Hard coolers keep food and drinks cold during camping trips. They give you more protection than soft-sided coolers since they're built of plastic, metal or other more sturdy materials.
The best cooler for your money will give you all the features you need for basic camping and keep your beverages at their intended temperatures.
How to Choose a Hard Cooler
To effectively choose the best hard cooler for your needs, think about the types of outdoor trips you take most often.
Do you live in an area with lots of mountains, hills, and hiking trails? If so, you may hike every day as part of your daily or weekly routine. The cooler you buy won’t need to keep food cold for days (unless you’re planning to camp out in the area and do a “staycation” hike). The cooler size will depend on whether you’re hiking and camping solo or with friends.
Are you an experienced hiker and camper who's not afraid of exploring in the deep woods? If so, you'll want to make sure your cooler keeps contents cold longer since you won't be close to a store where you can purchase more ice.
Will you be camping near water, canoeing or swimming? You'll want to choose a seal-tight, insulated cooler.
Food and Beverages
The size and cooling capabilities depend on what foods and beverages you'll need to keep in your cooler. For a day hike, you may only need soda, sandwiches, and water.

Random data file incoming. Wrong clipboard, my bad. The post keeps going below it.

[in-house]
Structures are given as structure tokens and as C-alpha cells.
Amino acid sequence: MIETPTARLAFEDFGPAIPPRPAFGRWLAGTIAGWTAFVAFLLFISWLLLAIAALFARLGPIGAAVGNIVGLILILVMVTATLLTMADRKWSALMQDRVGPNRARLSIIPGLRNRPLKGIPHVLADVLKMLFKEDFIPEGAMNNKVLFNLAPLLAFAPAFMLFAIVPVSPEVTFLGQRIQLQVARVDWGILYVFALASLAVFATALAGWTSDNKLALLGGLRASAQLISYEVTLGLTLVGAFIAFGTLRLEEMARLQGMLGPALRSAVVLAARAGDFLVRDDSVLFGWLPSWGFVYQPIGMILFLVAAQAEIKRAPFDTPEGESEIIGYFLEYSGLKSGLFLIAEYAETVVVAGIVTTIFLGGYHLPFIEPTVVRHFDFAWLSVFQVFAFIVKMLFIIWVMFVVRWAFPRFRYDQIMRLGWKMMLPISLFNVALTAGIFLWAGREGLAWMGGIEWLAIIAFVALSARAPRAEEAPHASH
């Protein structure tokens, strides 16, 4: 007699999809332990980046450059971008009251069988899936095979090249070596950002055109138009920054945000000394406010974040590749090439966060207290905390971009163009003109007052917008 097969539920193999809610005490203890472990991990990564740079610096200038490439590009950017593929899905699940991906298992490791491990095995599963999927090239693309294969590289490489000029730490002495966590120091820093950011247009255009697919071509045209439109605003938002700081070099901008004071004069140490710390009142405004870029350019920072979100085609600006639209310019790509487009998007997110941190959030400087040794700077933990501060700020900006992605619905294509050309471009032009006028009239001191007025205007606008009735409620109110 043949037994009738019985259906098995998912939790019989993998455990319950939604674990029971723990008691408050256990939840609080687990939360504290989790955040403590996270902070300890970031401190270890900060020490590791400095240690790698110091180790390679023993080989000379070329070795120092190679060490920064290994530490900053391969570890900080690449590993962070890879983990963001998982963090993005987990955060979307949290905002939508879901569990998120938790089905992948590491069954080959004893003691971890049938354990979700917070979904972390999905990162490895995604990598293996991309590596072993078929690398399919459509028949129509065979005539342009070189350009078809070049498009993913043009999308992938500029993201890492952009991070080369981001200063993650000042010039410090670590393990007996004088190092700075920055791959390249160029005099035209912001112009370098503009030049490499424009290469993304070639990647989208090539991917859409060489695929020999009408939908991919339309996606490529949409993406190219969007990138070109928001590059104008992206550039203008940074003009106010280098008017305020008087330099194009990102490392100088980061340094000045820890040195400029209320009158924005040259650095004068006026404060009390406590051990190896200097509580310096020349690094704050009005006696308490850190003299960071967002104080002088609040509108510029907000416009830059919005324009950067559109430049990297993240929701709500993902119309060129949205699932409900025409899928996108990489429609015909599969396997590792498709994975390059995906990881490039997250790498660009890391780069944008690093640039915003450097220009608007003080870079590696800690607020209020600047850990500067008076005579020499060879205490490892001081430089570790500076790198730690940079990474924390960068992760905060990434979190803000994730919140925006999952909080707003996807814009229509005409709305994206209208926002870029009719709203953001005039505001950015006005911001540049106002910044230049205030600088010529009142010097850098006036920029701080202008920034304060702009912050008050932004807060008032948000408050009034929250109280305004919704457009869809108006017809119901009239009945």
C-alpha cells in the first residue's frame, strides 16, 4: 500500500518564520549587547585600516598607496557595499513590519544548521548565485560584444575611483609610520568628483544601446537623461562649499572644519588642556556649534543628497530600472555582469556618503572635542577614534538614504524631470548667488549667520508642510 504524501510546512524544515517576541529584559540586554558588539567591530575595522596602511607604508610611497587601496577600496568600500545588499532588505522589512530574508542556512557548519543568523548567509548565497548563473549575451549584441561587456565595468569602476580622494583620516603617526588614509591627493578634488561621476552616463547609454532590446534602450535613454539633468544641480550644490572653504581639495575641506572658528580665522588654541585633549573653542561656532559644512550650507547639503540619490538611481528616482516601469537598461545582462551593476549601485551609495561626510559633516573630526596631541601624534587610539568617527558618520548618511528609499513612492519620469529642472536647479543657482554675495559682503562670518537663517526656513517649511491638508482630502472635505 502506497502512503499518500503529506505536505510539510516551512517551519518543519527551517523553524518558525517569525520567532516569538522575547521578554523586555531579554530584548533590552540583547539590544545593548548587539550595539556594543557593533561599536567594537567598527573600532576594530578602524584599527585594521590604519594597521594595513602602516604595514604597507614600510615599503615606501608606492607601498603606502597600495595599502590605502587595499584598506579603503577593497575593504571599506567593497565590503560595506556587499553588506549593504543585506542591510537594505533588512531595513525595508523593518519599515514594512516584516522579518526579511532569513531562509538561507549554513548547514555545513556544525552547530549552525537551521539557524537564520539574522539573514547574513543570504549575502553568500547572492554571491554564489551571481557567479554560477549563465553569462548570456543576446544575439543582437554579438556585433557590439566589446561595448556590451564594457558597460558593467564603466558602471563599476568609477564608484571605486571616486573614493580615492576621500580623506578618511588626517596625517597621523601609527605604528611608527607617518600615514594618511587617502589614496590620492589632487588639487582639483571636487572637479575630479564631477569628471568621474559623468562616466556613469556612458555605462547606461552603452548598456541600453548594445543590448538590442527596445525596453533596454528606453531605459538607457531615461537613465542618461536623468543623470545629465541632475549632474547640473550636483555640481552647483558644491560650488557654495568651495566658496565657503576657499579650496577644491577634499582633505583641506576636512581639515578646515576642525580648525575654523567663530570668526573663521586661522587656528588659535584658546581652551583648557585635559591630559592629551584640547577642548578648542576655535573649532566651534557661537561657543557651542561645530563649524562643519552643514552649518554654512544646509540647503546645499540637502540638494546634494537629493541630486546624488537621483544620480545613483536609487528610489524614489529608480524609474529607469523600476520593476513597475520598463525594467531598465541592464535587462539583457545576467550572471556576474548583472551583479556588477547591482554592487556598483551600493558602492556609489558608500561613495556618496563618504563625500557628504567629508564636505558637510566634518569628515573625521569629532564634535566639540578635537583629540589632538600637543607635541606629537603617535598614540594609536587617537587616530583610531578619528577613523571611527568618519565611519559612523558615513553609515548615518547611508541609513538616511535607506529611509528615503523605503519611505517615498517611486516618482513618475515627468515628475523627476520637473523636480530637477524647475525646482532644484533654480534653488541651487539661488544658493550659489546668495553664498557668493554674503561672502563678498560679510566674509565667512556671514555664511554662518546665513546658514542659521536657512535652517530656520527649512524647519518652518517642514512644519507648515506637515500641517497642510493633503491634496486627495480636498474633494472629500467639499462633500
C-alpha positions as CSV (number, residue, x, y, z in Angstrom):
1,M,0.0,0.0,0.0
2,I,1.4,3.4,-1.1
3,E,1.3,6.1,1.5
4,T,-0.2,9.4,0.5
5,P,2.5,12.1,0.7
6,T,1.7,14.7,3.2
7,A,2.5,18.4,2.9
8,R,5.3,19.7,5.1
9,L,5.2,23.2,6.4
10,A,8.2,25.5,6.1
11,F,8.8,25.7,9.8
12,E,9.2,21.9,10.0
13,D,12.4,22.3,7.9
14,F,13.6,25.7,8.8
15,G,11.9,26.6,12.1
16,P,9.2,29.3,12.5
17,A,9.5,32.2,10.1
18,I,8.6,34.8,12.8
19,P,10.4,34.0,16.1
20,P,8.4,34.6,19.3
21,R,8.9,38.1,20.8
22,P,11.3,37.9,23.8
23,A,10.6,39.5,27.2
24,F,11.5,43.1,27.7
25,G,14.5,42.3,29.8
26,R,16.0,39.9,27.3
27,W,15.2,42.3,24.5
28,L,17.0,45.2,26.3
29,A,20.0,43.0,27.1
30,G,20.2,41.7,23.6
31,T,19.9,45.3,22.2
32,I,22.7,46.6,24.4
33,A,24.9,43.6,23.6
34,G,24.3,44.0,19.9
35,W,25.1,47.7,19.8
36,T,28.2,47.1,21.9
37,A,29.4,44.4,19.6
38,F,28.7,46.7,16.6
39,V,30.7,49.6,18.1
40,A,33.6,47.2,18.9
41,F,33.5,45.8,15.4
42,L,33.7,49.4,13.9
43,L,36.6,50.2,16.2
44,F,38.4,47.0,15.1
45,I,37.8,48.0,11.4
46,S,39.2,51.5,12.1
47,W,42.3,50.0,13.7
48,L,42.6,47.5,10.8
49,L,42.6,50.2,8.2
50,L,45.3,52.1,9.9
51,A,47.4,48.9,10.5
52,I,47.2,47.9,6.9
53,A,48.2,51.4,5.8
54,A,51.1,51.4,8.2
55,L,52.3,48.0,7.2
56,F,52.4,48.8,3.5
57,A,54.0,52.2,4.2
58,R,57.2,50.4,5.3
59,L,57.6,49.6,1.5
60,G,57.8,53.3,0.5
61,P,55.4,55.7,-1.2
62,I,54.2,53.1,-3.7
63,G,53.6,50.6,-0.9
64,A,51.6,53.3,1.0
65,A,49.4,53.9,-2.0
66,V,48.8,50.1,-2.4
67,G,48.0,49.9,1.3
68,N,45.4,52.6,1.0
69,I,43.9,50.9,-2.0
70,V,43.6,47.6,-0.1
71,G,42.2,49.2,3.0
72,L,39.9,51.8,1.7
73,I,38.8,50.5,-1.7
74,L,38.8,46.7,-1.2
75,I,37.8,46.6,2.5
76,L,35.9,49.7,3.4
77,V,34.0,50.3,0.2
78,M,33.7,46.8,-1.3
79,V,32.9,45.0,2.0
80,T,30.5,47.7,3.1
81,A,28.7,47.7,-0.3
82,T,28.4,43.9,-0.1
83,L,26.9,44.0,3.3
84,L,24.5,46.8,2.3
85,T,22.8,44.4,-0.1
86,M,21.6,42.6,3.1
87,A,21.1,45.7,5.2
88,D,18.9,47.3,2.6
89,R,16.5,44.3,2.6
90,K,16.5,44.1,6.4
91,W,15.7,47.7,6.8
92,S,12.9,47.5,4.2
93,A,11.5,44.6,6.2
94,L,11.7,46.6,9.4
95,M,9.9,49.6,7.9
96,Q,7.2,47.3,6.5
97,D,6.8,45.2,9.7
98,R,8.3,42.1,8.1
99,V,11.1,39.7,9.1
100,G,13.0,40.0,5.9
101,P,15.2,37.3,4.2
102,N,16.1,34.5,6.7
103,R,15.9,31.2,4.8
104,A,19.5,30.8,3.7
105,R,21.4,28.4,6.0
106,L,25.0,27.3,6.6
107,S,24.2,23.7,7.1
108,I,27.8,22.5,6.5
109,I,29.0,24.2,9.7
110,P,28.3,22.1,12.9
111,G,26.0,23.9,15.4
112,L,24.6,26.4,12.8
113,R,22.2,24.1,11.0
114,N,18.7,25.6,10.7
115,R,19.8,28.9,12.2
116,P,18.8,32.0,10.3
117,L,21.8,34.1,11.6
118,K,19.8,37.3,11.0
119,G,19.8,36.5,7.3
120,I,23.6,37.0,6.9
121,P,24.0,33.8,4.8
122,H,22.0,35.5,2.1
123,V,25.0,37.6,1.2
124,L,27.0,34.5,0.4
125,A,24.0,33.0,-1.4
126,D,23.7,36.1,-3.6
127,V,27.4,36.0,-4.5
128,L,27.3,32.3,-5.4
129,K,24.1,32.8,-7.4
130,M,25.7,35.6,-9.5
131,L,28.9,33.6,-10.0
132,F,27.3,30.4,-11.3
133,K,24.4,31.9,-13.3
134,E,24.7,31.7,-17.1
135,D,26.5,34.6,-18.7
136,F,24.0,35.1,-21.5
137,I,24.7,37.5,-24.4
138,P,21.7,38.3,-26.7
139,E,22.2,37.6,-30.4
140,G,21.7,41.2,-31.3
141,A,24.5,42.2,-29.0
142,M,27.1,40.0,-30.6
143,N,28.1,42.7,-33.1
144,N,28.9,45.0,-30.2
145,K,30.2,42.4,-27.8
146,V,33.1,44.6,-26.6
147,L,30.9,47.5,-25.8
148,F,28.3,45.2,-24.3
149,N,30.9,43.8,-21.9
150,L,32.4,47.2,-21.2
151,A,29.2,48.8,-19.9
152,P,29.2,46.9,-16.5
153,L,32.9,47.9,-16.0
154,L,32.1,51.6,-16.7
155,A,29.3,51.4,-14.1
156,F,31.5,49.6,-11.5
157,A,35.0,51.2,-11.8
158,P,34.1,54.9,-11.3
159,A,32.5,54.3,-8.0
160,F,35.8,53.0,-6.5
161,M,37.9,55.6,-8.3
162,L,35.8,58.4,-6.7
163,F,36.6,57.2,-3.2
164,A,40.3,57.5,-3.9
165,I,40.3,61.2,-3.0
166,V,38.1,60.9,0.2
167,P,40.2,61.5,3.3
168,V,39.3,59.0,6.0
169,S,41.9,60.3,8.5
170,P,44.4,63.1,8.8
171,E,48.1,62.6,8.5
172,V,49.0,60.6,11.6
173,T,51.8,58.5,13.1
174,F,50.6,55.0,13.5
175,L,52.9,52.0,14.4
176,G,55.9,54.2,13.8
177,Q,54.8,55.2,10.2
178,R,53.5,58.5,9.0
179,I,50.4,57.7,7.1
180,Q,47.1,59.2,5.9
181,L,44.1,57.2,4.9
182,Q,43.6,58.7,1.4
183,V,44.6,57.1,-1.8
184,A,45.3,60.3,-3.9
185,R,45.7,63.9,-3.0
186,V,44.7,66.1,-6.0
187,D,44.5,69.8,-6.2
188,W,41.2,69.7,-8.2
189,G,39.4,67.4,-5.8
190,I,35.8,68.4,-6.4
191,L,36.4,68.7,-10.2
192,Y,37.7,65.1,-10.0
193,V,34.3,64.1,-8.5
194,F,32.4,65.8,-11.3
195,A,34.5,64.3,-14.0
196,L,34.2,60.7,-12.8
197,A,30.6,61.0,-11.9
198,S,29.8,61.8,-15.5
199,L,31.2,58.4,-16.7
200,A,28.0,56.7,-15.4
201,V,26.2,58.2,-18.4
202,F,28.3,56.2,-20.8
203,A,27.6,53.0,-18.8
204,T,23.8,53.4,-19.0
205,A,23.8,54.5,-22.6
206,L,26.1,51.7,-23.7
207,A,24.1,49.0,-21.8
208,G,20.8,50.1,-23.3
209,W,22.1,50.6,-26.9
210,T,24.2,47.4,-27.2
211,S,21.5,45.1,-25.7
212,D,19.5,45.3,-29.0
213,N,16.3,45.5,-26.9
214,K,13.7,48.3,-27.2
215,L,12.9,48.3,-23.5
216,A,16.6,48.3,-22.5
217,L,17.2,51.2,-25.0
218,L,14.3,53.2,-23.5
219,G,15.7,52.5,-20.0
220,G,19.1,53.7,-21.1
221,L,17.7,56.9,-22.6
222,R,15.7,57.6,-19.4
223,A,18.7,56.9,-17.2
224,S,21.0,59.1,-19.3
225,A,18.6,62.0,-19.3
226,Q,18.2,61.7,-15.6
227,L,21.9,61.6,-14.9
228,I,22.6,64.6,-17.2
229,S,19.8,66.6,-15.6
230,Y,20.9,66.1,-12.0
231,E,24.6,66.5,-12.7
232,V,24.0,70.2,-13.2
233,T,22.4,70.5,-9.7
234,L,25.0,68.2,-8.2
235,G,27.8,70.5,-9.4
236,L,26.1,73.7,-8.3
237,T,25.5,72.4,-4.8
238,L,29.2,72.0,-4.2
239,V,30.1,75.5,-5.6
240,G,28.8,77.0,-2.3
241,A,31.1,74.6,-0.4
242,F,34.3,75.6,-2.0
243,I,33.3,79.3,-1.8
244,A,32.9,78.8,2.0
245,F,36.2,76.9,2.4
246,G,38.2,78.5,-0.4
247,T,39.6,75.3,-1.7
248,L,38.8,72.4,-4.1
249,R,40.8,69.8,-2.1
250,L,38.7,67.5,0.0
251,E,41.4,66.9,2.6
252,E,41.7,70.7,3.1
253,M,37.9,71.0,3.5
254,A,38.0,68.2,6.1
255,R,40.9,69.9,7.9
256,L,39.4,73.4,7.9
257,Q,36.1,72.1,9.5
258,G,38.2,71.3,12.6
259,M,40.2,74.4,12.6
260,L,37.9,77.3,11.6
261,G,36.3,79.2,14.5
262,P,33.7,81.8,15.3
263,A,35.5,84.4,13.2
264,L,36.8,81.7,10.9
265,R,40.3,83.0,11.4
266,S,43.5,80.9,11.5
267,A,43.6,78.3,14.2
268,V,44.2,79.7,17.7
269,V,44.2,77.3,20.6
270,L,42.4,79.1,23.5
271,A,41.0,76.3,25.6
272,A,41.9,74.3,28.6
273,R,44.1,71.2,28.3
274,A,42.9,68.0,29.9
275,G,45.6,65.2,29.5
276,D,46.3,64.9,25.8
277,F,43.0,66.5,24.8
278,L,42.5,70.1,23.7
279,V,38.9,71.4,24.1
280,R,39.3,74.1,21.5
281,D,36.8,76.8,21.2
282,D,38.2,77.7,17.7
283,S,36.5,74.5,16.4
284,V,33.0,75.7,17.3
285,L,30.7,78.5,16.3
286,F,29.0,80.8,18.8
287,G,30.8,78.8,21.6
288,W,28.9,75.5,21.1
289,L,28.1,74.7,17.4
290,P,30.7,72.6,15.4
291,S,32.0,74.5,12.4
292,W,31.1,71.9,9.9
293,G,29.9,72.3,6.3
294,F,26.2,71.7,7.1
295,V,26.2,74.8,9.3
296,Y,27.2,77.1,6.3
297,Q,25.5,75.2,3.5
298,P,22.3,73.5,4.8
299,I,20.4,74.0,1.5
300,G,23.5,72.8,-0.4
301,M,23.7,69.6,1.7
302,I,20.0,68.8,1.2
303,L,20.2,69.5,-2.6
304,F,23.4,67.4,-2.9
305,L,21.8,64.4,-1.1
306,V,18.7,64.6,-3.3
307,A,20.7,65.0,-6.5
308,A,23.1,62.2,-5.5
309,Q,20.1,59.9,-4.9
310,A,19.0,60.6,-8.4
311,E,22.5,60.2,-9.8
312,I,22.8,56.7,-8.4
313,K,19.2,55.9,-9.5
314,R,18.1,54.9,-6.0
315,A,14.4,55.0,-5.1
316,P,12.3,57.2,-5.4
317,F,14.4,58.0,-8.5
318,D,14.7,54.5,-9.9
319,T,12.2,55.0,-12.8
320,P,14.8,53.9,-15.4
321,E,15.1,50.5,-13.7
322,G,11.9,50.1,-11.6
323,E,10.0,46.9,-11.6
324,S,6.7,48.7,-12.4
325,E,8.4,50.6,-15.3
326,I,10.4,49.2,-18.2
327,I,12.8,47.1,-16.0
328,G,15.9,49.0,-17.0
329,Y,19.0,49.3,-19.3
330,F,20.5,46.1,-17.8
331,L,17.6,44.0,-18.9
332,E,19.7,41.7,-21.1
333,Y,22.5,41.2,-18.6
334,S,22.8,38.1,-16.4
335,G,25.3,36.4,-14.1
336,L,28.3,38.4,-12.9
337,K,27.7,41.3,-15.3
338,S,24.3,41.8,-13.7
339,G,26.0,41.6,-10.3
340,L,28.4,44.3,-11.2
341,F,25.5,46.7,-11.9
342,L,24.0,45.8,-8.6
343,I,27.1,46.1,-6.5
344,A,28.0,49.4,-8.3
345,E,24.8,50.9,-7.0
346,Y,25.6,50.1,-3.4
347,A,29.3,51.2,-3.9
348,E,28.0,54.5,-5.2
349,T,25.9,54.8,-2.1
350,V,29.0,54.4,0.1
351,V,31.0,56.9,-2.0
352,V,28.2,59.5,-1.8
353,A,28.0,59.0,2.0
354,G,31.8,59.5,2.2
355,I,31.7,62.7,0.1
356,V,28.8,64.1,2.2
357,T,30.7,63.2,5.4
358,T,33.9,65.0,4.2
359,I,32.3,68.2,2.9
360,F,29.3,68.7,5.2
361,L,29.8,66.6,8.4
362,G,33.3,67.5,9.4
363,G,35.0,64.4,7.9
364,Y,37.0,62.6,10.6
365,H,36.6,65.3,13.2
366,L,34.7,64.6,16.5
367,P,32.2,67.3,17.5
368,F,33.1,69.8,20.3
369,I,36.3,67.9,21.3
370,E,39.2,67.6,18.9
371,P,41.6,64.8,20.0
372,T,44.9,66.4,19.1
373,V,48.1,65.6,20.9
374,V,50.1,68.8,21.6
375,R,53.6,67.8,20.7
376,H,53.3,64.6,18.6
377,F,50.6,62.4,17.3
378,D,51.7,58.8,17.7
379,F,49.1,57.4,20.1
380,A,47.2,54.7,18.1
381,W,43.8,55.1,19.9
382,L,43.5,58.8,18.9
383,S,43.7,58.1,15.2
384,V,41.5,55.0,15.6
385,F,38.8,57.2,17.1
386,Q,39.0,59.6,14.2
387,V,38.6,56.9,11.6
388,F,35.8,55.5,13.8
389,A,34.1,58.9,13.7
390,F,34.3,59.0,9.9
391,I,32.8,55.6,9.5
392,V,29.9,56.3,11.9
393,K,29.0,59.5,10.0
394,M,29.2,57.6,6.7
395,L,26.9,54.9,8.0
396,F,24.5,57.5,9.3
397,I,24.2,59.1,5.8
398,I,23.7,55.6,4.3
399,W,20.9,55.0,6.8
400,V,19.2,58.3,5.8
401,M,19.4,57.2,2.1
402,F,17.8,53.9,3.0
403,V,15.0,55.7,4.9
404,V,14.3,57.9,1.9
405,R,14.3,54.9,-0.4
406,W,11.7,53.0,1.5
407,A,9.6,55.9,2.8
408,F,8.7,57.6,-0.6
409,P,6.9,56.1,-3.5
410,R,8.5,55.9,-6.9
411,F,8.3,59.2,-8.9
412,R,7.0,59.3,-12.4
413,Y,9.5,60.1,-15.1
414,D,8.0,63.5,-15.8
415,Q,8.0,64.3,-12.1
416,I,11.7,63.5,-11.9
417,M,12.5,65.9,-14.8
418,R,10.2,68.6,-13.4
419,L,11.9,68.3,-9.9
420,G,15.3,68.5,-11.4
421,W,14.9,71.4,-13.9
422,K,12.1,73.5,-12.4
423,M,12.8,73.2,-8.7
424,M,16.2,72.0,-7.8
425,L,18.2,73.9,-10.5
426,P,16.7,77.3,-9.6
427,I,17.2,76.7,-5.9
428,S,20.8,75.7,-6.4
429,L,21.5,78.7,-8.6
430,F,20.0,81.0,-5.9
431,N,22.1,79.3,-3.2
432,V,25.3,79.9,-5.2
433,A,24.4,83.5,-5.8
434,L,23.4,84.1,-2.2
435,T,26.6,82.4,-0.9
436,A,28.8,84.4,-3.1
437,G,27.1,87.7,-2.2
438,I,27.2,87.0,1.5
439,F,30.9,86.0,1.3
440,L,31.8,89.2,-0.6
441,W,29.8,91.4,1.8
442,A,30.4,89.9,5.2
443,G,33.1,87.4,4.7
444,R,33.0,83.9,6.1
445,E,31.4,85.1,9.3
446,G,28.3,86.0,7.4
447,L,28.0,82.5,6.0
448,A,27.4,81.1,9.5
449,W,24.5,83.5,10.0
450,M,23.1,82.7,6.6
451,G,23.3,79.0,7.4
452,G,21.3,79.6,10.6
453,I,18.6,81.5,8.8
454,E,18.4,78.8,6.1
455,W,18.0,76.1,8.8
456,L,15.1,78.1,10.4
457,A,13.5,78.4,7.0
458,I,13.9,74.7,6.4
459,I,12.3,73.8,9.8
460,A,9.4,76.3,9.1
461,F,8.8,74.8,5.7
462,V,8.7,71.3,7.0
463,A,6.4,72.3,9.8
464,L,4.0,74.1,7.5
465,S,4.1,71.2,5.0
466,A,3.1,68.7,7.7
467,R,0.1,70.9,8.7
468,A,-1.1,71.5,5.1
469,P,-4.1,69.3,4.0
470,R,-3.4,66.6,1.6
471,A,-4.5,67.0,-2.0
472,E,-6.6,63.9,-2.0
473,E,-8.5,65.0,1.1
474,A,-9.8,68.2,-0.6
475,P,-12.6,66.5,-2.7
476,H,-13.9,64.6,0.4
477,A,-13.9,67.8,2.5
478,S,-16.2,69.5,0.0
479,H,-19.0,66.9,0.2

If you're going on a long hike with your friends and bringing a camping stove, what meals will you prepare? Will you need to store meat, dairy, bread? Will you bring processed food to cook up quick or make food from scratch using vegetables and fresh meat? If so, make sure you buy a well-insulated cooler that seals well.
If you need to access the cooler regular basis (if you take your kid’s camping, for instance) look for a cooler that won't need ice changed too often. Also, you'll need more trays or dividers if you're storing different types of meats veggies, dairy products, and beverages.
Hard coolers can be large enough to carry food for a group hike or small enough for a sandwich and drinks for a solo car trip. If you go on outings with family and friends, buying a medium or large sized cooler in the 50-100-quart range makes sense.
A higher capacity cooler or one that holds ice for longer periods will cost more, but save you in the long run. You won’t need to buy replacement ice or throw away spoiled food If you’re a solo backpacker, a soft-sided cooler helps you maneuver better and keeps the load light. Hard coolers work better if you’re part of a group.
You still need to pack food carefully, regardless of the cooler you buy. Wrap raw meat separately from beverages and washing the cooler between uses.